BOSTON (WBZ NewsRadio) — As of Friday April 17, Brookline residents are required to wear masks or face coverings anytime they are out in public. Brookline joins a growing list of Massachusetts municipalities requiring people to cover their faces when outside during the pandemic.
Director of Health and Human Services, Dr. Swannie Jett said the requirement to don face coverings will help slow the spread of coronavirus among Brookline's residents, at least 177 of whom has tested positive for COVID-19 so far, and four of whom have died from the virus.
“This is an education tool, first and foremost, and it’s important for residents to remember that they should not be leaving home unless they absolutely must, and that they should be covering their face,” said Dr. Jett. “The only foolproof prevention strategy is staying home and practicing social distancing," said Jett. "But covering your face is a valuable step to take to ensure you and those you come into contact with are protected as much as possible.”
The town's requirement comes after the U.S. Center for Disease Control and Prevention changed its guidelines last week, recommending everyone wear cloth face coverings in all public settings. However, the CDC says the public does not need surgical masks or N95 respirators, which should be reserved for healthcare professionals.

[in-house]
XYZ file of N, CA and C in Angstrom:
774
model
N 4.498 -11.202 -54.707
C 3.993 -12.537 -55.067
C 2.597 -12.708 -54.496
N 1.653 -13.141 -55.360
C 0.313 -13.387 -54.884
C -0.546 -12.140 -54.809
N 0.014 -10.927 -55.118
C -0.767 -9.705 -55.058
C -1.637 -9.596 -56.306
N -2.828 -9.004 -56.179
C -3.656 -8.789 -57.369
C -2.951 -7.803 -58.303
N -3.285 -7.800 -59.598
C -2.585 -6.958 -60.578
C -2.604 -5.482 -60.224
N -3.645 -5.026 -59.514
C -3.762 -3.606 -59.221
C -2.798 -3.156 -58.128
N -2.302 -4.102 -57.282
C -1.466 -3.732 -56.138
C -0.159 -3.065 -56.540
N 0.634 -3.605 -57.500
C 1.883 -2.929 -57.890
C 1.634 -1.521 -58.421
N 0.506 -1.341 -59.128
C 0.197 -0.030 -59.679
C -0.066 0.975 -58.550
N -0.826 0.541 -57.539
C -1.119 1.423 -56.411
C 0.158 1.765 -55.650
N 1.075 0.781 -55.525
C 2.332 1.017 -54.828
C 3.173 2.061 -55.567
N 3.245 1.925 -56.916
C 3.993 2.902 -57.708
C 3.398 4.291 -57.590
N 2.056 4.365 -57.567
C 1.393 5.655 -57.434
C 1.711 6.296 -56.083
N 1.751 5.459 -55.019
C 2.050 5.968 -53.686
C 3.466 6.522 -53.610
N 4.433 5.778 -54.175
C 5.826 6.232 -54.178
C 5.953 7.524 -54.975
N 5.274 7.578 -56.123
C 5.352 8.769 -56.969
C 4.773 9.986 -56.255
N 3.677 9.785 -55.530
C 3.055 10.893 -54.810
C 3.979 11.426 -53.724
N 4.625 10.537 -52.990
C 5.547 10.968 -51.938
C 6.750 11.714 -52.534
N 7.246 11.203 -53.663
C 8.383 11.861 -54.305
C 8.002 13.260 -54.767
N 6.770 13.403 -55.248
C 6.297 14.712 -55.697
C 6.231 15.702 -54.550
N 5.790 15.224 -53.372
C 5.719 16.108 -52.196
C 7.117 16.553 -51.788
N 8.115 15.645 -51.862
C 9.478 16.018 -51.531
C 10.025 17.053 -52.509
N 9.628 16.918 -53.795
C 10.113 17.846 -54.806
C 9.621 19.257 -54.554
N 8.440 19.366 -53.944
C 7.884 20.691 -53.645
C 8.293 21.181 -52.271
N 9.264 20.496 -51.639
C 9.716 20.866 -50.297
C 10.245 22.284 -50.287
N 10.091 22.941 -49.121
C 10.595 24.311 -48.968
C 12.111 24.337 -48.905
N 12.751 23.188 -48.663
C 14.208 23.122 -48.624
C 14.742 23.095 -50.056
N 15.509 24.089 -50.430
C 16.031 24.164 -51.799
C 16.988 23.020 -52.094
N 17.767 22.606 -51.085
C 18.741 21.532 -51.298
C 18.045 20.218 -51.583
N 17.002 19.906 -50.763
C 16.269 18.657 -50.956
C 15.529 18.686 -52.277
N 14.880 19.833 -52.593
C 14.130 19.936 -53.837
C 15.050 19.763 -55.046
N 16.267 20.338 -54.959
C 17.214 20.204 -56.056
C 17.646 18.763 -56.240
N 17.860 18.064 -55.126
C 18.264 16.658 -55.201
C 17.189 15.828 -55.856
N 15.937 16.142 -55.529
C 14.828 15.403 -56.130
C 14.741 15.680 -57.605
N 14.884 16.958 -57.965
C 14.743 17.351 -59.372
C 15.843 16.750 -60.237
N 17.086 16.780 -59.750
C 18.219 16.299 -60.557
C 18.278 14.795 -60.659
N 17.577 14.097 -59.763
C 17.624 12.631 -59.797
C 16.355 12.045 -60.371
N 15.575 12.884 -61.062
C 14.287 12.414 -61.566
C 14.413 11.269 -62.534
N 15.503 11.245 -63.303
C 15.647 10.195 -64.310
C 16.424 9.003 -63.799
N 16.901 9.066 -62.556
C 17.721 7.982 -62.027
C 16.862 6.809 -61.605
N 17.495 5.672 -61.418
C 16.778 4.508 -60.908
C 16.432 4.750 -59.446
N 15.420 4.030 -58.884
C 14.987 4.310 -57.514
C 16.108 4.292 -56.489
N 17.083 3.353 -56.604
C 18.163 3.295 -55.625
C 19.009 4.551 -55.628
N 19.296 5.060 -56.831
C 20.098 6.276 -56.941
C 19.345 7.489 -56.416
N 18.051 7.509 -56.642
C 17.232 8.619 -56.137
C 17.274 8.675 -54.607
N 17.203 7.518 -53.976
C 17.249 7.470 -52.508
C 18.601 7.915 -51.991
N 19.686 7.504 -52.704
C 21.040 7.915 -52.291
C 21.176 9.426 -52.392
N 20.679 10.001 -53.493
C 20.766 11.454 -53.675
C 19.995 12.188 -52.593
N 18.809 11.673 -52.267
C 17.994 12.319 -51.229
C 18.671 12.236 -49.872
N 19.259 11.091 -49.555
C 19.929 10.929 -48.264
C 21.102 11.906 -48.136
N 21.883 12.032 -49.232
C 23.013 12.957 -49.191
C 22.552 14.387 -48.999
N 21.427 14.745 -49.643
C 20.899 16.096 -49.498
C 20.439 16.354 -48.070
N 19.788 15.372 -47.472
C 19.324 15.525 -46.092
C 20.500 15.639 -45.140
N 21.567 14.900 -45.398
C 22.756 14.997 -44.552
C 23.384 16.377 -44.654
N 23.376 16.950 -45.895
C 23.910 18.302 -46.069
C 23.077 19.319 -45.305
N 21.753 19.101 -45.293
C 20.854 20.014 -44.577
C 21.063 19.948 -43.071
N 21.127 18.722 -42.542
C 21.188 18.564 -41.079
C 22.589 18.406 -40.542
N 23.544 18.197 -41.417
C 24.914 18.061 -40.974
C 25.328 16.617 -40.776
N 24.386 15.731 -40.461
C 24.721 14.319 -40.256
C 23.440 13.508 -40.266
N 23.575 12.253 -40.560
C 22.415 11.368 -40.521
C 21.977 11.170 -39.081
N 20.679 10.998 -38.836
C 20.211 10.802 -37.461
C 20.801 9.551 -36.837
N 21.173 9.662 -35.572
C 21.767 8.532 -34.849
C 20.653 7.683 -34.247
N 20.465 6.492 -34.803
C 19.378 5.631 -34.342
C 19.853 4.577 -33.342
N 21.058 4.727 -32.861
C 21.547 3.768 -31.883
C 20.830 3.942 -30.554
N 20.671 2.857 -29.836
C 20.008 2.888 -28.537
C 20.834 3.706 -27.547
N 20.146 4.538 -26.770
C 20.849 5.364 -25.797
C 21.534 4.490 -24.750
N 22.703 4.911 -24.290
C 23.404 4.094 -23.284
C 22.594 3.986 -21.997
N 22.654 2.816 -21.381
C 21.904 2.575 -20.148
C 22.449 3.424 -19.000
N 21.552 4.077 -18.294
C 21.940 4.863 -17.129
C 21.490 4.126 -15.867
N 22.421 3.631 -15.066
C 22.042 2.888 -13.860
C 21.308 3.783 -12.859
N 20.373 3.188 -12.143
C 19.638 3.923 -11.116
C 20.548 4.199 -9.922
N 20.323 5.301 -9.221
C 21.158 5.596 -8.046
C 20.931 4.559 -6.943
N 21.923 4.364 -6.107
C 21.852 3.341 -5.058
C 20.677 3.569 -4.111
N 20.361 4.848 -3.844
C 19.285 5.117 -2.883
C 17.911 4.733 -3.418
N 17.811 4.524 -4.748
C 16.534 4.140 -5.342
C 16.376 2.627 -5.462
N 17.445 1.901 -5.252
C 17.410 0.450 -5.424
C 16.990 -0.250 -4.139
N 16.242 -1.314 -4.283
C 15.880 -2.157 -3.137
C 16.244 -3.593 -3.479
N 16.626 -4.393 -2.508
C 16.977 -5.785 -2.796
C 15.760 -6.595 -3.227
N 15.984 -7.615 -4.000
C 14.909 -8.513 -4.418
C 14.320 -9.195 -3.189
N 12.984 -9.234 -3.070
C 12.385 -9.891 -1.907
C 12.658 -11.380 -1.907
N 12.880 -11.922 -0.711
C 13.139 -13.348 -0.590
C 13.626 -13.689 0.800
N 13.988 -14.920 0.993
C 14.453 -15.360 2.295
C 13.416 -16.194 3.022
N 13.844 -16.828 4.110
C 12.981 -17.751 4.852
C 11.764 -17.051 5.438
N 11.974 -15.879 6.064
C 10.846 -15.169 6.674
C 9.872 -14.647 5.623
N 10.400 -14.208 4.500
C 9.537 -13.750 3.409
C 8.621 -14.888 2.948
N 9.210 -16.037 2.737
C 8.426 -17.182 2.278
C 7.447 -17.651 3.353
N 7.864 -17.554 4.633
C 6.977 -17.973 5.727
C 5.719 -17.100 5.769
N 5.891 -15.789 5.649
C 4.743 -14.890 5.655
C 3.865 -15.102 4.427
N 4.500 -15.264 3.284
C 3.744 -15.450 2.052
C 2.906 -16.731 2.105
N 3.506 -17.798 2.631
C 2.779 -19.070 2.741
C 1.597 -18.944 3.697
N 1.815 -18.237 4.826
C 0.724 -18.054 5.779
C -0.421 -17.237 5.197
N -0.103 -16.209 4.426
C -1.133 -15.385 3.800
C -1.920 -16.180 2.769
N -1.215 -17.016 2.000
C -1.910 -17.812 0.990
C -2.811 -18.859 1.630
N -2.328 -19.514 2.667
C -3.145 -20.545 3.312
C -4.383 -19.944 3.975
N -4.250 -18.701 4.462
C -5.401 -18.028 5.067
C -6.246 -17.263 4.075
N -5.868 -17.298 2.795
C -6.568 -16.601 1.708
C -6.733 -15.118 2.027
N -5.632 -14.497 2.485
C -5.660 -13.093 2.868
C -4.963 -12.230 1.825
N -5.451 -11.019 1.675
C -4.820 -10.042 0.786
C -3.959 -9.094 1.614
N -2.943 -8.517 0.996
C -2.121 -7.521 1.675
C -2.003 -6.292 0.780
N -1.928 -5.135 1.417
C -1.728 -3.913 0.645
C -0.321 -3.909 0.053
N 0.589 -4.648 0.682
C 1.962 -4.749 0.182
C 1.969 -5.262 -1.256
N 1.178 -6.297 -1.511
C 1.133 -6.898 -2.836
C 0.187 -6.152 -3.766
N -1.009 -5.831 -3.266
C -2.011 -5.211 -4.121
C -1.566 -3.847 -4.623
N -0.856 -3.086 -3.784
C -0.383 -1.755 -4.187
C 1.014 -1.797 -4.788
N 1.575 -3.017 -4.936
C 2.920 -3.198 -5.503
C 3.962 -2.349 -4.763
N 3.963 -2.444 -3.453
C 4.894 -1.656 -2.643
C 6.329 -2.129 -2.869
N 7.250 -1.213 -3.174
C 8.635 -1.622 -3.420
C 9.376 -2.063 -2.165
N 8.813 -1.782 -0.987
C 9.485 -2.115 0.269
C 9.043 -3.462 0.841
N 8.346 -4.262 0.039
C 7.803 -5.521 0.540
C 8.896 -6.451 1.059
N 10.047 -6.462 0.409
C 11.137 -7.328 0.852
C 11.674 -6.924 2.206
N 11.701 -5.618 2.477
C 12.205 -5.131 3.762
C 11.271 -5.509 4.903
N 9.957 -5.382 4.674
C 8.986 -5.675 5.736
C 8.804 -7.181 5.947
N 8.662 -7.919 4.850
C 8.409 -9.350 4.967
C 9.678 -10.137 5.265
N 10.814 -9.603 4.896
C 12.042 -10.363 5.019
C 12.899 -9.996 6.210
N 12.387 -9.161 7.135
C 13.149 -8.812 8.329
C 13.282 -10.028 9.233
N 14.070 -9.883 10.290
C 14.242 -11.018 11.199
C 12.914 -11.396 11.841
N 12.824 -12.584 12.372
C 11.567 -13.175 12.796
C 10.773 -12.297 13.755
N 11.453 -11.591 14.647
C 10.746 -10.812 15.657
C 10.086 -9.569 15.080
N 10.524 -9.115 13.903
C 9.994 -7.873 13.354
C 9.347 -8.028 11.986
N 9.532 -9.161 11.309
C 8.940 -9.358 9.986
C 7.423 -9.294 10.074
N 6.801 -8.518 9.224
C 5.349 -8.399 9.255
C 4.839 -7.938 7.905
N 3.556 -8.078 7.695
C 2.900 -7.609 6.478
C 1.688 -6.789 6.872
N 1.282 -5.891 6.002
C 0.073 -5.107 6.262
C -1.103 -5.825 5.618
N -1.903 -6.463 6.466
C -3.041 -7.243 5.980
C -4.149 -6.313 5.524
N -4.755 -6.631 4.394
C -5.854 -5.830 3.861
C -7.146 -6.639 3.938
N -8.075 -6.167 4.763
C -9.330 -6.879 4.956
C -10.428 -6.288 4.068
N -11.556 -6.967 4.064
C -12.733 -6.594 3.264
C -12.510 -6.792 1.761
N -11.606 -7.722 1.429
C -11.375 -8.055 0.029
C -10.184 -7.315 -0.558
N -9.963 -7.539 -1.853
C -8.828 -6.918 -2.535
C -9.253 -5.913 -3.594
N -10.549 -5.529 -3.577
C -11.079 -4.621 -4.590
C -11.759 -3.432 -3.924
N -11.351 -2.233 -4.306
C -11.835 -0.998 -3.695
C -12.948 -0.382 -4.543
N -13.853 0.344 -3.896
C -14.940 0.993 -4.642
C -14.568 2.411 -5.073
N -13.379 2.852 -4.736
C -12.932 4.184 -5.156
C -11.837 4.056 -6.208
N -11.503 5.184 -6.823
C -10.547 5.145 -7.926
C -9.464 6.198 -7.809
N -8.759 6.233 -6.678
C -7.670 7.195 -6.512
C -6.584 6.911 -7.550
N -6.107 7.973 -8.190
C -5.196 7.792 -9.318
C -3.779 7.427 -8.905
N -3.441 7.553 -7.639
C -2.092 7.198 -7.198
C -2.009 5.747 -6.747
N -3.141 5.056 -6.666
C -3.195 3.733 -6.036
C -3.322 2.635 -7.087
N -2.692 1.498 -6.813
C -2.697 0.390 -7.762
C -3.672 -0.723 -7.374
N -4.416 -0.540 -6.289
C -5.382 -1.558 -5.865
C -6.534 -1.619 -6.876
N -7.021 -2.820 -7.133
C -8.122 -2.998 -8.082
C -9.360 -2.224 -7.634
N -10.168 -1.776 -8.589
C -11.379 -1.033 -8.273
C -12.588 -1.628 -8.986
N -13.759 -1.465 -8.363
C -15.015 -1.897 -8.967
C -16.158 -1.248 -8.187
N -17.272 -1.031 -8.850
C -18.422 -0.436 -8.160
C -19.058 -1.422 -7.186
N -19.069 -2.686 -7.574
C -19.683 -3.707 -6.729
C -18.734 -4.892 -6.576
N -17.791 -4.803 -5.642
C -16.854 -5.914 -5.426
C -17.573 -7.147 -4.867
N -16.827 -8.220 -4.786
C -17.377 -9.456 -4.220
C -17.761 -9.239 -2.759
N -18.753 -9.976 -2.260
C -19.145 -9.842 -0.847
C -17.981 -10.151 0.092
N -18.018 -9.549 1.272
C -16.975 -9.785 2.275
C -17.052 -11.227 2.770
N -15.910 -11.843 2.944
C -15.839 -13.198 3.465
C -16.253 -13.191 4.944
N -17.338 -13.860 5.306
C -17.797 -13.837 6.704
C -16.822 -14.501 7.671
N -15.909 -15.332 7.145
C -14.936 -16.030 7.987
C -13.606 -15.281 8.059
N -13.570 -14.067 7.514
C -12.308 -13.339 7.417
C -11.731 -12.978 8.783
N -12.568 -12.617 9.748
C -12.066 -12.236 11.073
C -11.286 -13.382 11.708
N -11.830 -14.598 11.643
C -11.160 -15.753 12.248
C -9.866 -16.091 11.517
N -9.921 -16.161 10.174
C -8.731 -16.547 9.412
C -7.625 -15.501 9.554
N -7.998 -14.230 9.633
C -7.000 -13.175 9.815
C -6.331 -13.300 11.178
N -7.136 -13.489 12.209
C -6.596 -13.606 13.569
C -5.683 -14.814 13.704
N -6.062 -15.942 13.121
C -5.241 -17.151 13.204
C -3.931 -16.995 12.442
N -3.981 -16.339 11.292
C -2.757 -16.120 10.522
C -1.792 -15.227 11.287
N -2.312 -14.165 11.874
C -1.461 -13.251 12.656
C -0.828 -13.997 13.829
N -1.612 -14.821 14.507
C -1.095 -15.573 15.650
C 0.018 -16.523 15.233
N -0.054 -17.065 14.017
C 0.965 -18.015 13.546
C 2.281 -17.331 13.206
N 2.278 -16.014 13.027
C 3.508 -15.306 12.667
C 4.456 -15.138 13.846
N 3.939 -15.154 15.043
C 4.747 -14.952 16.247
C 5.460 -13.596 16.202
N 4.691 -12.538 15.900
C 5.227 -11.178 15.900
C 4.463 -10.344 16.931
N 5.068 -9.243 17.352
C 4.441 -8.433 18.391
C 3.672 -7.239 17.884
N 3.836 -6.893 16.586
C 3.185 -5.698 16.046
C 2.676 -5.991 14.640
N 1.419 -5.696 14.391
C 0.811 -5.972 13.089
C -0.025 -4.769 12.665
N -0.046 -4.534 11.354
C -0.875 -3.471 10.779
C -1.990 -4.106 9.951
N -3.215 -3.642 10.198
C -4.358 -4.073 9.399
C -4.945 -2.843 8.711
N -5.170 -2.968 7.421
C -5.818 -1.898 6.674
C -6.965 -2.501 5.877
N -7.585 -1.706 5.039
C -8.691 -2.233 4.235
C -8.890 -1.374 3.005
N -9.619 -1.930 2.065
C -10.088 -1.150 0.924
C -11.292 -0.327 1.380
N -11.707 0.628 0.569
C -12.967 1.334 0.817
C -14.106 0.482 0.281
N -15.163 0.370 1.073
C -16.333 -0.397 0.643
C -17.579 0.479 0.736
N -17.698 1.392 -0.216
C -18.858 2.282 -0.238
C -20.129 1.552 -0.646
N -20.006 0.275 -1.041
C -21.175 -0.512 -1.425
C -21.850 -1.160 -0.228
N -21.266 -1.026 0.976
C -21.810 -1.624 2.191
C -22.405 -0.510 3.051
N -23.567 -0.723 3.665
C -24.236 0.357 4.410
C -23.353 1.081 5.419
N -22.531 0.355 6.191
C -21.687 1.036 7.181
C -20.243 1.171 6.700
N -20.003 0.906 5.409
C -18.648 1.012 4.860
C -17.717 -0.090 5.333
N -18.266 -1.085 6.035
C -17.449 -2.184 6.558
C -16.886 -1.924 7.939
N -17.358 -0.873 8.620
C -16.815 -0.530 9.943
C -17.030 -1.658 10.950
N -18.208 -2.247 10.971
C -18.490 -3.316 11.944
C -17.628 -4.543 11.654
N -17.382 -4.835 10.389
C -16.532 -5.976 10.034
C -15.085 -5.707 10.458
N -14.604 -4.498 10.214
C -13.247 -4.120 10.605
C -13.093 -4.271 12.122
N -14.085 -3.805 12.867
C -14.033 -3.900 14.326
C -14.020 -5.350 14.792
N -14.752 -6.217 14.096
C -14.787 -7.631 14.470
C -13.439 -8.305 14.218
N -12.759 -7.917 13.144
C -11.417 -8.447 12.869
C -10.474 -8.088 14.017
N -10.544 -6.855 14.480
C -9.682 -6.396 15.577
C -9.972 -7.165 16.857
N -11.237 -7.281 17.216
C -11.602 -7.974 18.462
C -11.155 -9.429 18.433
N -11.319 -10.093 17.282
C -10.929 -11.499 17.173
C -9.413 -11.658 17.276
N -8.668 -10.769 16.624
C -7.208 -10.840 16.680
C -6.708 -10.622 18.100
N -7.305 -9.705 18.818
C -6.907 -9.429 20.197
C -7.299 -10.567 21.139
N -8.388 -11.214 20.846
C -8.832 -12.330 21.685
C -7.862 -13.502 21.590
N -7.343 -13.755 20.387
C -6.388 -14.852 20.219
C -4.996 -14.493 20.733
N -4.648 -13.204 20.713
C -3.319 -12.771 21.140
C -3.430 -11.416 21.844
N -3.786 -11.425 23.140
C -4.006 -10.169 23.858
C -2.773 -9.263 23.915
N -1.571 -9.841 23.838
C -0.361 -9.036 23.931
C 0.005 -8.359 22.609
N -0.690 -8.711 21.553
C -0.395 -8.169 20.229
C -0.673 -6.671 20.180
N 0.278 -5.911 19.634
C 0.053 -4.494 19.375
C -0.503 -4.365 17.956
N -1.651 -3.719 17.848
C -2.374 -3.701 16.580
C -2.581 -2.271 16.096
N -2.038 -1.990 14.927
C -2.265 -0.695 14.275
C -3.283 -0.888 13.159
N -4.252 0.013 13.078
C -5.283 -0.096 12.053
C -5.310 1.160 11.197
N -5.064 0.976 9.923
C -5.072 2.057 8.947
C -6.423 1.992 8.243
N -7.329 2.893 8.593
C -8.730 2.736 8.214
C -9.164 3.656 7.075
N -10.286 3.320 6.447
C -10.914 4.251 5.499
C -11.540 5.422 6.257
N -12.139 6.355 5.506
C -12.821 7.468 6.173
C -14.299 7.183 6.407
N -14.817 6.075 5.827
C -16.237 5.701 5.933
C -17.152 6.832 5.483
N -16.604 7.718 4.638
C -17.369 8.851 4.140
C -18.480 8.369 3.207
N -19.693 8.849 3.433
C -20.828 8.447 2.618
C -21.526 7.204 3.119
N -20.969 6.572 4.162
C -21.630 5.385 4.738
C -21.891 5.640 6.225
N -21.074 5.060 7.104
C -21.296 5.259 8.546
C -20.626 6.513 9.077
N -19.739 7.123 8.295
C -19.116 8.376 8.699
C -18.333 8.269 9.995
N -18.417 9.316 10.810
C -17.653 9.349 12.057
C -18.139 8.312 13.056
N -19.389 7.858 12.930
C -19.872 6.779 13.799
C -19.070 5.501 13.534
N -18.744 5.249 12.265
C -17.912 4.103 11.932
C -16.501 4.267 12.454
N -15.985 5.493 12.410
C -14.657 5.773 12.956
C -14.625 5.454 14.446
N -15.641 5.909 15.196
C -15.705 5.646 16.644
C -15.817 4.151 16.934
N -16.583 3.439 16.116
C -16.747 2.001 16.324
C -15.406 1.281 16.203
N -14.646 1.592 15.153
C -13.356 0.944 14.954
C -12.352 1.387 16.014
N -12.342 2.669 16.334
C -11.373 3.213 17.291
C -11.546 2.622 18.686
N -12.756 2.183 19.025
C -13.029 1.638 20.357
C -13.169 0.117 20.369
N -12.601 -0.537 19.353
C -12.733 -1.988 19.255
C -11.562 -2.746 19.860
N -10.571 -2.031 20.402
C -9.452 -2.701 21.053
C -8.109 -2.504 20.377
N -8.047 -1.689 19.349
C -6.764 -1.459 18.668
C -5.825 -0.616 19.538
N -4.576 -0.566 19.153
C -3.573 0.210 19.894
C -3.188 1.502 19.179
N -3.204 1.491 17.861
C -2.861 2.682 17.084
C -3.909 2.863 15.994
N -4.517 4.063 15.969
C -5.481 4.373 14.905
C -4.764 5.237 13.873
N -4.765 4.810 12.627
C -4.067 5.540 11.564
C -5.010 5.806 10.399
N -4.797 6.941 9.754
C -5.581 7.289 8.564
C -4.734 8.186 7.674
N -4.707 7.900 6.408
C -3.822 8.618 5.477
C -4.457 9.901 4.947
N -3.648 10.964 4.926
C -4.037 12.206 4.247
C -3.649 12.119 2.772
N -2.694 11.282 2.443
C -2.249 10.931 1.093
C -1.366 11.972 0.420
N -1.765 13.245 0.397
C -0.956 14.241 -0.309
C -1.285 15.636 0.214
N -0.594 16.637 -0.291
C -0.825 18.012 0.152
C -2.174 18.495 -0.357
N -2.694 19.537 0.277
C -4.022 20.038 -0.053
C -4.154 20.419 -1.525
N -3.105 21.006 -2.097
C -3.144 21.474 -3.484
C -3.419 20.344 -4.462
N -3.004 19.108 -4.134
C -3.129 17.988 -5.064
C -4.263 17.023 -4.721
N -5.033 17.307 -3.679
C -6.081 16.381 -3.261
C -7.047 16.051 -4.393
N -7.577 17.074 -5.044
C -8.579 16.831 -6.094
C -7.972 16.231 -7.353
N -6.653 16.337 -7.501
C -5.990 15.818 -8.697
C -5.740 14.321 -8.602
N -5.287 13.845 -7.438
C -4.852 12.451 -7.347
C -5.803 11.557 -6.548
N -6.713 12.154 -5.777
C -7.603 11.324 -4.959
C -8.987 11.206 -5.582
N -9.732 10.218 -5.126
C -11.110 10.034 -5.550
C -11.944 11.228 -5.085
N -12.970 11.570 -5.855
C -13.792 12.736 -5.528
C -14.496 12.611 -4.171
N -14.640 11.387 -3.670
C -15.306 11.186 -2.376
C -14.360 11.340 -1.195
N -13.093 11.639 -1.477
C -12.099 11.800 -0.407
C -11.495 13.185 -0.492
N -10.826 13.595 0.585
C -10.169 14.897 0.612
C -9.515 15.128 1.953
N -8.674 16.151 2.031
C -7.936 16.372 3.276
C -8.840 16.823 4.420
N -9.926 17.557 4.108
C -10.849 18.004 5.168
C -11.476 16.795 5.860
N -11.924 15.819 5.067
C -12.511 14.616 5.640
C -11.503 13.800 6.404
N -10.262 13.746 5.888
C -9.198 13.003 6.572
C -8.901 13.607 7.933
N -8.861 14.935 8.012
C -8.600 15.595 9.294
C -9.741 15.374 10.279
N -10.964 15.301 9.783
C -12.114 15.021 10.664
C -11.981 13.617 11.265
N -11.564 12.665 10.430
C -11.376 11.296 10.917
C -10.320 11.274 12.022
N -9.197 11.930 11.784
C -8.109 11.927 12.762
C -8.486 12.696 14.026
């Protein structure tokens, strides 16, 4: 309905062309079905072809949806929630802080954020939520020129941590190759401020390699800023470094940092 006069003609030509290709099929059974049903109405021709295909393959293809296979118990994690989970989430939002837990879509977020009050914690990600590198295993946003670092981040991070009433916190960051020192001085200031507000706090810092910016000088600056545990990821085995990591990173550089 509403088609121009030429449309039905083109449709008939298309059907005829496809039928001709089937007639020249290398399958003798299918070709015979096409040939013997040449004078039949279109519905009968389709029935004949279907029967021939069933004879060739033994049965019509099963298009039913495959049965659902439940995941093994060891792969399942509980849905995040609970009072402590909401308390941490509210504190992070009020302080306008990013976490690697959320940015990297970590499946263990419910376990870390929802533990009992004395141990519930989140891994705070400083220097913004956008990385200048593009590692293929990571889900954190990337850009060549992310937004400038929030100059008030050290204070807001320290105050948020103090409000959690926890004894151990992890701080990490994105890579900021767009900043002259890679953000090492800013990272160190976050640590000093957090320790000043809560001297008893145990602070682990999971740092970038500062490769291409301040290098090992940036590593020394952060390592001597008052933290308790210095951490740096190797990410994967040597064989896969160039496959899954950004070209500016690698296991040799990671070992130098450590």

The town of Brookline says the newly required face coverings can be made out of "household fabrics and materials," and should "ideally have multiple layers, with a filter such as a coffee filter included between the layers."
To learn more about how to properly make and wear a face covering, click here.
Brookline is at least the ninth municipality in the state to order residents to wear face coverings when outside. Beverly, Framingham, Medford, Middleton, Northampton, North Reading, Peabody, and Westport also require anyone going out in public to cover their mouth and nose.
On Friday, Brookline also announced that over the past two weeks, the National Guard had been deployed to test all residents and staff at two long-term care facilities.
Those at Goddard House and CareOne at Brookline were tested as part of the state's Mobile Testing Program for nursing homes, assisted living facilities and rest homes.
(Photo: Getty Images)